I think it only fair that those of us who don't trust our elected representatives be allowed to employ the same methods in extracting the truth from them. After all, if these people will vote for such practices then it's only a matter of where you draw the line.

I'd certainly enjoy seeing Tony Blair, Jack Straw, Gordon Brown, and John Reid thoroughly questioned about the British governments activities in relation to U.S. Foreign policy.

Hooding and electrocution anybody?

29/08/2006 15:21 by Matt Mower | Permalink | comments:
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Can't get enough of it...

...spam that is.

After a few years of having very little spam to speak of I find that, over the last month, the amounts I am getting has been steadily increasing. The last few days have been reall bad and I've seen, I would say, about 8-10x as much as would be normal. I can't tell if I'm receiving more or more is getting through, GMails filtering. The non-english stuff is particularly galling since there is absolutely no reason at all why I should see any of it.

29/08/2006 15:01 by Matt Mower | Permalink | comments:
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Roots of coincidence

Taking it easy today, trying to combat my pervading sense of tiredness:

I spent little time with the 'ol PowerBook today and more time reading and napping. I have finally started Arthur Koestlers Roots of coincidence which I obtained, second hand, some time ago after reading V for Vendetta in which it is one of the books read by Albert Finch. V made a big impression on me.

I've read the first two chapters which are about the beginnings of parapsychology (scientific investigation into unusual phenomena such as ESP, clairvoyance, PK, and precognition) and modern physics and the relationship between the two.

As Nobel prize winning physicist Wolfgang Pauli puts it:

"The general problem of the relationship between mind and body, between the inward and the outward, cannot be said to have been solved by the concept of psycho-physical parallelism formulated in the last century. Modern science has perhaps brought us nearer to a more satisfactory understanding of this relationship, by introducing the concept of complementarity into physics itself. It would be the more satisfactory solution if mind and body could be interpreted as complementary aspects of the same reality."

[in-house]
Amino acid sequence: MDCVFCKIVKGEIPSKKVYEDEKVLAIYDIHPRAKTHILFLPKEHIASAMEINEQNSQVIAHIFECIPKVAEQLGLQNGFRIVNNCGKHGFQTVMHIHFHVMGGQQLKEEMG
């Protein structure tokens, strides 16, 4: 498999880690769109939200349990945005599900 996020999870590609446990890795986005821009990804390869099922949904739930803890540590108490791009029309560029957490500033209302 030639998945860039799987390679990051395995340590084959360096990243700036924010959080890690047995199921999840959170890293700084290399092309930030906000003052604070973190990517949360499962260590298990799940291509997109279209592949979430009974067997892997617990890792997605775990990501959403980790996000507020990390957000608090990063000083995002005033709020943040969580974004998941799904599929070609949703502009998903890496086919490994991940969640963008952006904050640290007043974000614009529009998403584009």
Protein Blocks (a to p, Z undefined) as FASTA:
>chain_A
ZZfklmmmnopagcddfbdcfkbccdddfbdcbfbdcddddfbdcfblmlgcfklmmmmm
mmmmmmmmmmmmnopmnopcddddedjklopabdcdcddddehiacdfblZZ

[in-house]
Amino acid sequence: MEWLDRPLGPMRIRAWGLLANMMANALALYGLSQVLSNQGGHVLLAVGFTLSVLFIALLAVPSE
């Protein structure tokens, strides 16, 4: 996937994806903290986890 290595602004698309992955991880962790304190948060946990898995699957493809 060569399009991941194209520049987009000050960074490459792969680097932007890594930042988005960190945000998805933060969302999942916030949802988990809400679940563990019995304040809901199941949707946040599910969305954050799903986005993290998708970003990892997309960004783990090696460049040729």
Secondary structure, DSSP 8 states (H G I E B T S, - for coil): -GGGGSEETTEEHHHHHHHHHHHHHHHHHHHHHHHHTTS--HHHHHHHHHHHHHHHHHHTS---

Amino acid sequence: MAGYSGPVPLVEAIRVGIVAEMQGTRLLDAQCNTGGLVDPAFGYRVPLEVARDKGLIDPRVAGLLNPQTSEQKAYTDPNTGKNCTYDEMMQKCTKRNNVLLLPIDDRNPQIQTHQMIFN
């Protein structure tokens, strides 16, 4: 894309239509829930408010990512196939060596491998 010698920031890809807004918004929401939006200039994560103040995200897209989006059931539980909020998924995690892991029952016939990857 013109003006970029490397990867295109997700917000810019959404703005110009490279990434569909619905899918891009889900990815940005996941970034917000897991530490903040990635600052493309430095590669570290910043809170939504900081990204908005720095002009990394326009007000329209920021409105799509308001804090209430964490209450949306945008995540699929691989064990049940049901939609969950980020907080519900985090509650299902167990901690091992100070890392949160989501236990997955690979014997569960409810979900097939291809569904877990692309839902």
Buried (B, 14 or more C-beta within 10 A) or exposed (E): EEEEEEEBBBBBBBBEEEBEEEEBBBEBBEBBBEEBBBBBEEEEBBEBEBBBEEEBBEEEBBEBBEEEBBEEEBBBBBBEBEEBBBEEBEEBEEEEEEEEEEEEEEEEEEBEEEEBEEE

or, to quote Sir James Jeans:

"Today there is a wide measure of agreement, which on the physical side of science approaches almost to unanimity, that the stream of knowledge is heading towards a non-mechanical reality; the universe begins to look more like a great thought than like a great machine."

The book was written in 1972, the year of my birth. Through Chris I know a little of the recent history of parapsychology but was relatively ignorant of it's foundings and early history. Any suggestions of a work to read after "roots" warmly welcomed.

Oh, one thing which grabbed me from the early chapter was this quote from noted communications theorist Warren Weaver:

"I find this [ESP] a subject that is so intellectually uncomfortable as to be almost painful. I end by concluding that I cannot explain away Professor Rhine's evidence, and that I also cannot accept his interpretation."

Clearly a man who is no stranger to cognitive dissonance.

28/08/2006 17:07 by Matt Mower | Permalink | comments:

No they don't

Verizon email information about 5,000 of their customers to 1,800 of their other customers. Here is their response: